by Kaetlin Zink & Rachel Mayan
May is Celiac Awareness Month, and in a climate where “gluten-free” is common nutritional jargon, it’s important to know the difference between celiac disease, gluten sensitivity, and food allergies.
A food allergy is an overreaction – an immune response – to a particular food that causes potentially life-threatening symptoms. Symptoms occur shortly after ingestion and include hives, tingling or itching, swelling, shortness of breath, lightheadedness, vomiting, and possibly even death.
Food allergies can be severe and dangerous; HAC mom, Megan Vaughn, noted that having children with food allergies has compelled her to raise awareness everywhere she can because avoiding food triggers is a community effort. We don’t allow food in our childcare for this very reason. It’s not just the avoidance of the food, but even the risk of cross-contamination.
Any food, theoretically, can cause an allergy, but the most common food allergens are eggs, milk, peanuts, tree nuts, fish, shellfish, soy, and wheat. That last allergen – wheat – is a common one. The symptoms that arise from a wheat allergy are similar to those of a gluten sensitivity, like stomach cramps, diarrhea, and gastrointestinal problems, but a gluten sensitivity goes deeper than just wheat and can have more implications.
Gluten-intolerant individuals react to the protein gluten, commonly found in wheat, rye, and barley. Symptoms mimic those of celiac disease, but these individuals do not test positive for celiac. This condition is also referred to as non-celiac gluten sensitivity (NCGS) because the symptoms are similar, yet the two are separate conditions. Symptoms resolve once gluten is removed from the diet for non-celiac gluten sensitivity (NCGS) individuals.
Celiac disease affects 1 in 100 people worldwide and is an autoimmune disorder where immune responses are directed toward the individuals’ own body rather than the foreign substance. When someone with celiac eats gluten, their body triggers an immune response to attack the small intestine. Over time, these attacks result in the destruction of villi — small, finger-like protrusions that make up the lining of the small intestine — responsible for absorbing key nutrients. Some people who are extremely sensitive also have to worry about cross-contamination.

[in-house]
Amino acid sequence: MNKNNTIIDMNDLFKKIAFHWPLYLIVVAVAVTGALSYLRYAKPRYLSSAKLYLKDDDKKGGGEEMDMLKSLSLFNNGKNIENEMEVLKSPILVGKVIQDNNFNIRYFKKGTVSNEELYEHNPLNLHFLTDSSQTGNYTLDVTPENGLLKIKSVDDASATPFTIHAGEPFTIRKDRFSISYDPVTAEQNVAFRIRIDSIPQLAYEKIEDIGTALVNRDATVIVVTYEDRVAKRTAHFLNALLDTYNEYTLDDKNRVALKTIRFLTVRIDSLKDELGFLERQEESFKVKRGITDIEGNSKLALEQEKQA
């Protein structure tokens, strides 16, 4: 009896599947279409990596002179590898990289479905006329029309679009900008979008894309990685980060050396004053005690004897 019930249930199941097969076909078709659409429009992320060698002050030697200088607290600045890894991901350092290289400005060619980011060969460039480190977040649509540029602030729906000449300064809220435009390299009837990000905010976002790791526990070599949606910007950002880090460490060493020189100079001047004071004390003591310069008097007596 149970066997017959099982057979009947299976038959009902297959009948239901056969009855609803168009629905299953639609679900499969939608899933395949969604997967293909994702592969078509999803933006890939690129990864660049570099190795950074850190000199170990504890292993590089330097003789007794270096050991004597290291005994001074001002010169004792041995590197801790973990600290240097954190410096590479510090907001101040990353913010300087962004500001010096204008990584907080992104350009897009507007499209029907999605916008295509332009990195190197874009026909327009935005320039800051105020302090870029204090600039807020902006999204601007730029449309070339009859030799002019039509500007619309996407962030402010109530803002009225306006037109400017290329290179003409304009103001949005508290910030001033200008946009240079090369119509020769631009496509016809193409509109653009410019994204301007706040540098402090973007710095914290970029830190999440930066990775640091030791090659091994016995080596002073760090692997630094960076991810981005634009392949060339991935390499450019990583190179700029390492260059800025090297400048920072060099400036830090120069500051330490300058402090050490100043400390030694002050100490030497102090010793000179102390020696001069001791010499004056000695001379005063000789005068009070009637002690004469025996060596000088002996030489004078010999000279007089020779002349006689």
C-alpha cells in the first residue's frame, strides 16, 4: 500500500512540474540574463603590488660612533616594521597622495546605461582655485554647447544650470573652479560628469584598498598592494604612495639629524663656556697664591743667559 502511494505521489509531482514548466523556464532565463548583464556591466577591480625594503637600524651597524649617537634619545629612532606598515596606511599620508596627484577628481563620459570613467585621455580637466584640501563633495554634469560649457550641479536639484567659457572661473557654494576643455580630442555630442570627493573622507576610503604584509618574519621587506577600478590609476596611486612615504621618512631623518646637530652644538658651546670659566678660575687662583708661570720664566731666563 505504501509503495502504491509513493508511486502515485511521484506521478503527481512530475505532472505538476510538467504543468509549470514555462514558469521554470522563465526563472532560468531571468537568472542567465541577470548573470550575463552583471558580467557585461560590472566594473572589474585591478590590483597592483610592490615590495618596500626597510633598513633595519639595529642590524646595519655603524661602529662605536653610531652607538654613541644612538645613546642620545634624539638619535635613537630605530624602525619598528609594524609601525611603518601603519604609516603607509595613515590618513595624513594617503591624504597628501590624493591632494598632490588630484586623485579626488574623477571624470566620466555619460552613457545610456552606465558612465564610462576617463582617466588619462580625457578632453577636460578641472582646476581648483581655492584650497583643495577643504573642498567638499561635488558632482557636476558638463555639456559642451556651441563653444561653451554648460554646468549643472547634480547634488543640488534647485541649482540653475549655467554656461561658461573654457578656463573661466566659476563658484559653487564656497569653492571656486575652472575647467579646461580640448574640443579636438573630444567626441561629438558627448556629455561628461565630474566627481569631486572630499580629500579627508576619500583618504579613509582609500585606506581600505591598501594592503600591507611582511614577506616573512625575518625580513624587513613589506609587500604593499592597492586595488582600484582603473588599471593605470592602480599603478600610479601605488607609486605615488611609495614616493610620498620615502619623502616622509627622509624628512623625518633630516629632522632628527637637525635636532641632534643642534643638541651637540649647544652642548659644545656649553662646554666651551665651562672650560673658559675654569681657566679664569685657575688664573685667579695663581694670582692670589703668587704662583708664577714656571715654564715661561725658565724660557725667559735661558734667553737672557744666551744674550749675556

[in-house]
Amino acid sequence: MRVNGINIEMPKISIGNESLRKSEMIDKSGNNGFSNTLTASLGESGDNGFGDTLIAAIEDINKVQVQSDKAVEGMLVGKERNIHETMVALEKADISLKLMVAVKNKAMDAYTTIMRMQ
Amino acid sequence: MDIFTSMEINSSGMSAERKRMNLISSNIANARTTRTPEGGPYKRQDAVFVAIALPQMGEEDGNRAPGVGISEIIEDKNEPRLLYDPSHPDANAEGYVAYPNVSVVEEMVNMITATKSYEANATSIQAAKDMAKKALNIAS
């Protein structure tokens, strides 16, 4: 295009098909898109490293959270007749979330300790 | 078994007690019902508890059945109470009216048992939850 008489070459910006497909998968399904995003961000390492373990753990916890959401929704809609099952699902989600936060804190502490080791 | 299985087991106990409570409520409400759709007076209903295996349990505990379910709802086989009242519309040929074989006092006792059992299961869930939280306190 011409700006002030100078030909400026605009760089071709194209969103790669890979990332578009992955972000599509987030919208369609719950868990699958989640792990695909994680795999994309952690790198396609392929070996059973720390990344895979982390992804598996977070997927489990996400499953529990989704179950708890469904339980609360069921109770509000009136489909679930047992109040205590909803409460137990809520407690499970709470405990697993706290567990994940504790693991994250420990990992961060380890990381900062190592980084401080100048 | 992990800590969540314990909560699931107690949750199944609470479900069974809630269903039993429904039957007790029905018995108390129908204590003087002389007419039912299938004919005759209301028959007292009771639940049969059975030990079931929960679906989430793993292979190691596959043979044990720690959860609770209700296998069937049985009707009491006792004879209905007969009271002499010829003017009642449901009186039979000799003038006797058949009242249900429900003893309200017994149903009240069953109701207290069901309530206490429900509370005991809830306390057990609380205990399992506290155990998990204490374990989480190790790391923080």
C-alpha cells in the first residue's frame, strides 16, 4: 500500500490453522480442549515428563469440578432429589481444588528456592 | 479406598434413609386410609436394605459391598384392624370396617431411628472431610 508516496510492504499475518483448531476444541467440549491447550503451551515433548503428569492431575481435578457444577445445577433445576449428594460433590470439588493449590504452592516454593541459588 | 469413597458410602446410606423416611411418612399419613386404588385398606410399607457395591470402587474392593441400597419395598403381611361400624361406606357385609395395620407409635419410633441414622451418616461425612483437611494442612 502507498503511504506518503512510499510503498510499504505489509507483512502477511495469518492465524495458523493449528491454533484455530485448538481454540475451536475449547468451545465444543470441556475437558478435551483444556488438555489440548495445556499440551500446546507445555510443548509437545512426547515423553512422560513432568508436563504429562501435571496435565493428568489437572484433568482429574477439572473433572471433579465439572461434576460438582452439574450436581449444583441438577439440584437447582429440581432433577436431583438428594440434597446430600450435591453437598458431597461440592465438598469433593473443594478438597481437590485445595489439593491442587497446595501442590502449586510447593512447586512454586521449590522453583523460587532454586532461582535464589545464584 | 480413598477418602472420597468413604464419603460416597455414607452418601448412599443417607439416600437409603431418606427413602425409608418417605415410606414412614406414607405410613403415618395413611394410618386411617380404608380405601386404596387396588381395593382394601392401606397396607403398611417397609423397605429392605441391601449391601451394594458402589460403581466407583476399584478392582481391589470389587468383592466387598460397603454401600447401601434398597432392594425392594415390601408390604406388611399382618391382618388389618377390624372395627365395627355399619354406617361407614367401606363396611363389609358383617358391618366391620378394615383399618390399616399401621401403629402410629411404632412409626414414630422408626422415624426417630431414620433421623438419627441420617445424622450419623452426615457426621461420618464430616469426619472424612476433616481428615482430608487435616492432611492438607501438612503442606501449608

Celiac disease is genetically inherited and can only develop in individuals carrying certain genes — HLA-DQ2 or DQ8. Interestingly enough, 30% of the population carries these genes, but only a small percentage of those individuals develop the disease. NCGS individuals, for example, may test positive for the gene and present symptoms but not have developed celiacs.
Difficulties in Diagnosis
Celiac is challenging to diagnose – sometimes even taking 6-10 years – because it affects people in different ways. In fact, there are more than 200 currently known symptoms that can occur within the digestive system and other parts of the body. What’s more, people can even fail to show any common symptoms, yet still test positive for the disease.
Diagnosing can be done via blood test and is usually verified or further examined by an endoscopy. The tough part? Certain screenings or tests can be inaccurate or contradictory. For example, one could test negative on a blood test, yet test positive when it comes time for the intestinal biopsy. The age of onset is also variable — some develop the disorder as children and others as adults. The reason for this is still unknown.